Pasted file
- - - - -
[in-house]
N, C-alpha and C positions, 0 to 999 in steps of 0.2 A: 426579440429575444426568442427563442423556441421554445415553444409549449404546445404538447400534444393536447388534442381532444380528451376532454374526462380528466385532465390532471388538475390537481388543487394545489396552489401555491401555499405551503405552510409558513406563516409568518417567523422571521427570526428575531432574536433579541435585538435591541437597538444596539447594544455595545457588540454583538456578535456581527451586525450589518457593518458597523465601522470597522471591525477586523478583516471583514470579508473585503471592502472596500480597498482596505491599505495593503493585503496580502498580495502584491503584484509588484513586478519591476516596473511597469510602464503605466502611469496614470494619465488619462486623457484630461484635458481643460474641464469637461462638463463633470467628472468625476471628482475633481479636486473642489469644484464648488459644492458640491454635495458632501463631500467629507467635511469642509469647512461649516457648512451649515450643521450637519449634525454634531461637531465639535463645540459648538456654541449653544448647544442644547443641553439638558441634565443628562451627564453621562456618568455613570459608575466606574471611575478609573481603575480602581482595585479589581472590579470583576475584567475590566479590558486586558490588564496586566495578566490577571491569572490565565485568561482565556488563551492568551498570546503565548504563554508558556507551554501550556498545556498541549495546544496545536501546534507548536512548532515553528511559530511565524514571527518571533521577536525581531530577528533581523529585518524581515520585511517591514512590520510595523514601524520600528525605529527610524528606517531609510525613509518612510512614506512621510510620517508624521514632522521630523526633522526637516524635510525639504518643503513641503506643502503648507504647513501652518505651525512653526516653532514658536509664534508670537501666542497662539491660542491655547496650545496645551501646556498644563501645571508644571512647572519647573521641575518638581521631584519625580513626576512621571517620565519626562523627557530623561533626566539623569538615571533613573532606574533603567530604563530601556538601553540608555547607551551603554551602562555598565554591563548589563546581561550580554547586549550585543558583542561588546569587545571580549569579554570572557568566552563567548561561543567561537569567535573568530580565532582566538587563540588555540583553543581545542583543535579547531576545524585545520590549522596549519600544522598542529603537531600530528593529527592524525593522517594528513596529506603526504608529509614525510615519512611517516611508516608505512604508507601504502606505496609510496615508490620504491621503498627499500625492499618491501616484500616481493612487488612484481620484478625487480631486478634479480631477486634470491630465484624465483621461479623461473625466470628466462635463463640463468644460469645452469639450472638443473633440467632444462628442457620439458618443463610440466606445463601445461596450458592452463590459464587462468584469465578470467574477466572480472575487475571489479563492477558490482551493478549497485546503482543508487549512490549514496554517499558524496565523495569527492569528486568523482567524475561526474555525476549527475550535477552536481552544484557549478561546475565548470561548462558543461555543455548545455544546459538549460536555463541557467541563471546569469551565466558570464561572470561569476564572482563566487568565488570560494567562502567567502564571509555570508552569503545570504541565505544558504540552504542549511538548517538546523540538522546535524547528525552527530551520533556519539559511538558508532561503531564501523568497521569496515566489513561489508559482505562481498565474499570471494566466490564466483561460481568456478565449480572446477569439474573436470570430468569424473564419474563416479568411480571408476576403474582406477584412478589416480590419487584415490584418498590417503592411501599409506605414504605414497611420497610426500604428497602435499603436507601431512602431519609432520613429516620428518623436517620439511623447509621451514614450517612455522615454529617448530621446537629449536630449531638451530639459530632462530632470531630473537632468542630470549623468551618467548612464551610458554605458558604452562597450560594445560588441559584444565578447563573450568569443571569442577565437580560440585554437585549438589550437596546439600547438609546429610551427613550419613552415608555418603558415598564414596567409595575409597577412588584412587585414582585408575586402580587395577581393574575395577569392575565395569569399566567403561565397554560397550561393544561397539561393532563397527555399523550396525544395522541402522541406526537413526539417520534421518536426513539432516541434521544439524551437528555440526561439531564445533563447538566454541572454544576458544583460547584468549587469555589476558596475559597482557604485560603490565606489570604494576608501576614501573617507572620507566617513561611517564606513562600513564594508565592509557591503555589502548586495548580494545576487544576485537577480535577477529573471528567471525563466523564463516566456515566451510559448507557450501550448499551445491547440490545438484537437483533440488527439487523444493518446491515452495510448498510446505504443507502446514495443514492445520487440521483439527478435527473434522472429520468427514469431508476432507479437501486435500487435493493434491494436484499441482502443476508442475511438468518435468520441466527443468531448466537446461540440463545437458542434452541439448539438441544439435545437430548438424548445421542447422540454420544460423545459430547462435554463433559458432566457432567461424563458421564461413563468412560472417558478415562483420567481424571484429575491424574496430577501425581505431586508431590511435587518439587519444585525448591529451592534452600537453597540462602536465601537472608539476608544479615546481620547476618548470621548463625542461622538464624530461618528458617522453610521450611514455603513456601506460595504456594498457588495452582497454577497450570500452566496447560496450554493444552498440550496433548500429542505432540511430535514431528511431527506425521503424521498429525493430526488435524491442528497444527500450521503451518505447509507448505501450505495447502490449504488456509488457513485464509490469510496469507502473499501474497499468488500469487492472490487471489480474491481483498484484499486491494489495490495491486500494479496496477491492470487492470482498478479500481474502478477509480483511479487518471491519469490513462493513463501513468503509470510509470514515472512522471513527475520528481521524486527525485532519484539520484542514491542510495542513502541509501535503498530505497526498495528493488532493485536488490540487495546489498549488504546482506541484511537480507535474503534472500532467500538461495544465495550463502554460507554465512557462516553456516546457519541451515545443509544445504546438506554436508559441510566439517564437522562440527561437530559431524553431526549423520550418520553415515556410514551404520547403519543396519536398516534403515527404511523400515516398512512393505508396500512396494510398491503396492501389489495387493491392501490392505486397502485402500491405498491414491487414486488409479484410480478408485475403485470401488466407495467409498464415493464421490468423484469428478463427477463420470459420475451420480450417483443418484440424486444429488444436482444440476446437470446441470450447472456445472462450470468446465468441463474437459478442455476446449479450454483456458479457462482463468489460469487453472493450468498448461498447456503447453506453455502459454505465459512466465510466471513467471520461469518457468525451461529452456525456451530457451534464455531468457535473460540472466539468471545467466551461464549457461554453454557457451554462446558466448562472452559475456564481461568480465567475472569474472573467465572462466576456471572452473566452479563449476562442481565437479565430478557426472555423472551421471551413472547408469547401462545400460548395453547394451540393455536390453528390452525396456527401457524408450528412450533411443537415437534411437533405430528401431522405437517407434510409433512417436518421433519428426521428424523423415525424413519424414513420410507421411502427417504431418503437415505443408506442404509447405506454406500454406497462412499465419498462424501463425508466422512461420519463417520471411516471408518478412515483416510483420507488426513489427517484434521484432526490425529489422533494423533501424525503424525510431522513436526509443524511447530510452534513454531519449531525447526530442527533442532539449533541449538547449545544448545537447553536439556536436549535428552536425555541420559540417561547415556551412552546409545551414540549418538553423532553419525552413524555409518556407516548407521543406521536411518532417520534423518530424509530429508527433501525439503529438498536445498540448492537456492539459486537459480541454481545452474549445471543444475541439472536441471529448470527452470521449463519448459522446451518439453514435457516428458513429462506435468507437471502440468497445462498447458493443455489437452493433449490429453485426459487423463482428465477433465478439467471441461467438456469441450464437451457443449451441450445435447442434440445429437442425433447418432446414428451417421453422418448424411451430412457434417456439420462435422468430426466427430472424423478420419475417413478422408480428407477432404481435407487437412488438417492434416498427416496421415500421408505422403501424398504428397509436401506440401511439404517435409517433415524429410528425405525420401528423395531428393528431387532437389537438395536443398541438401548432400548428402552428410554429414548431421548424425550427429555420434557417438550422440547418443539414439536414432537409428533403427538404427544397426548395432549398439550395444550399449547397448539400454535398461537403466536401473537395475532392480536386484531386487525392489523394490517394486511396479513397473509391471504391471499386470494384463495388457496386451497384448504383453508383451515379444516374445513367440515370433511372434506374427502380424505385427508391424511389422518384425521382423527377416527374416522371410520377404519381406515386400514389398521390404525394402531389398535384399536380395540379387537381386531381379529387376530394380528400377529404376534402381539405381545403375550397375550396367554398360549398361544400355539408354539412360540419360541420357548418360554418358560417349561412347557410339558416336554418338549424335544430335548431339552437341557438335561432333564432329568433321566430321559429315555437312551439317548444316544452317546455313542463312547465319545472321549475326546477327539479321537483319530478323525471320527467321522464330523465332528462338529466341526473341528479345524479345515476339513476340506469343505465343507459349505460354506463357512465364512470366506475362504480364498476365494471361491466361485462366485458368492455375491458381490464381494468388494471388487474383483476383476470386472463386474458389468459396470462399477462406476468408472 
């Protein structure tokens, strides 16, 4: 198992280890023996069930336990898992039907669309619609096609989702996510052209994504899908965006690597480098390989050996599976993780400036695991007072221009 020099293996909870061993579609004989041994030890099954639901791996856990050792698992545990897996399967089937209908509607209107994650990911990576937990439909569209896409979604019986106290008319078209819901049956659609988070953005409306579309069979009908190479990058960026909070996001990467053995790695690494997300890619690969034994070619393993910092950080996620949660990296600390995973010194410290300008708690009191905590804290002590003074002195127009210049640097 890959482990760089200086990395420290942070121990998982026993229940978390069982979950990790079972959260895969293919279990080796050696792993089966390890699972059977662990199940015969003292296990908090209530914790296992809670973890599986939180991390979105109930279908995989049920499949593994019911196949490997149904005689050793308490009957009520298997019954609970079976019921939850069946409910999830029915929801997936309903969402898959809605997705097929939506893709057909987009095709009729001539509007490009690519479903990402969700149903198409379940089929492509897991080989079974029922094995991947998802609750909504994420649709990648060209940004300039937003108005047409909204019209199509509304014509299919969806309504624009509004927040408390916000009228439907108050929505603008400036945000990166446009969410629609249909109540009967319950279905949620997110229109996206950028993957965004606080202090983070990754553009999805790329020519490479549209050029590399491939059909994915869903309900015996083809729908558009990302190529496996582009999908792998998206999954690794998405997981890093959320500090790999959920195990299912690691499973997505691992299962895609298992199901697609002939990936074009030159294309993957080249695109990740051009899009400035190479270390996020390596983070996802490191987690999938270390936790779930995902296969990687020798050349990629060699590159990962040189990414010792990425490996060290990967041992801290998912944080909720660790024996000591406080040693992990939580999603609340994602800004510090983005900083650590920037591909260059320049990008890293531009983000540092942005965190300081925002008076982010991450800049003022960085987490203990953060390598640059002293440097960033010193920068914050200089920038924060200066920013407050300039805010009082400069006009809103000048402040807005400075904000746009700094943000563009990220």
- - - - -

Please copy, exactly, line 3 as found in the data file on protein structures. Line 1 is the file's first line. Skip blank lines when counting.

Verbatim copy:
């Protein structure tokens, strides 16, 4: 198992280890023996069930336990898992039907669309619609096609989702996510052209994504899908965006690597480098390989050996599976993780400036695991007072221009 020099293996909870061993579609004989041994030890099954639901791996856990050792698992545990897996399967089937209908509607209107994650990911990576937990439909569209896409979604019986106290008319078209819901049956659609988070953005409306579309069979009908190479990058960026909070996001990467053995790695690494997300890619690969034994070619393993910092950080996620949660990296600390995973010194410290300008708690009191905590804290002590003074002195127009210049640097 890959482990760089200086990395420290942070121990998982026993229940978390069982979950990790079972959260895969293919279990080796050696792993089966390890699972059977662990199940015969003292296990908090209530914790296992809670973890599986939180991390979105109930279908995989049920499949593994019911196949490997149904005689050793308490009957009520298997019954609970079976019921939850069946409910999830029915929801997936309903969402898959809605997705097929939506893709057909987009095709009729001539509007490009690519479903990402969700149903198409379940089929492509897991080989079974029922094995991947998802609750909504994420649709990648060209940004300039937003108005047409909204019209199509509304014509299919969806309504624009509004927040408390916000009228439907108050929505603008400036945000990166446009969410629609249909109540009967319950279905949620997110229109996206950028993957965004606080202090983070990754553009999805790329020519490479549209050029590399491939059909994915869903309900015996083809729908558009990302190529496996582009999908792998998206999954690794998405997981890093959320500090790999959920195990299912690691499973997505691992299962895609298992199901697609002939990936074009030159294309993957080249695109990740051009899009400035190479270390996020390596983070996802490191987690999938270390936790779930995902296969990687020798050349990629060699590159990962040189990414010792990425490996060290990967041992801290998912944080909720660790024996000591406080040693992990939580999603609340994602800004510090983005900083650590920037591909260059320049990008890293531009983000540092942005965190300081925002008076982010991450800049003022960085987490203990953060390598640059002293440097960033010193920068914050200089920038924060200066920013407050300039805010009082400069006009809103000048402040807005400075904000746009700094943000563009990220």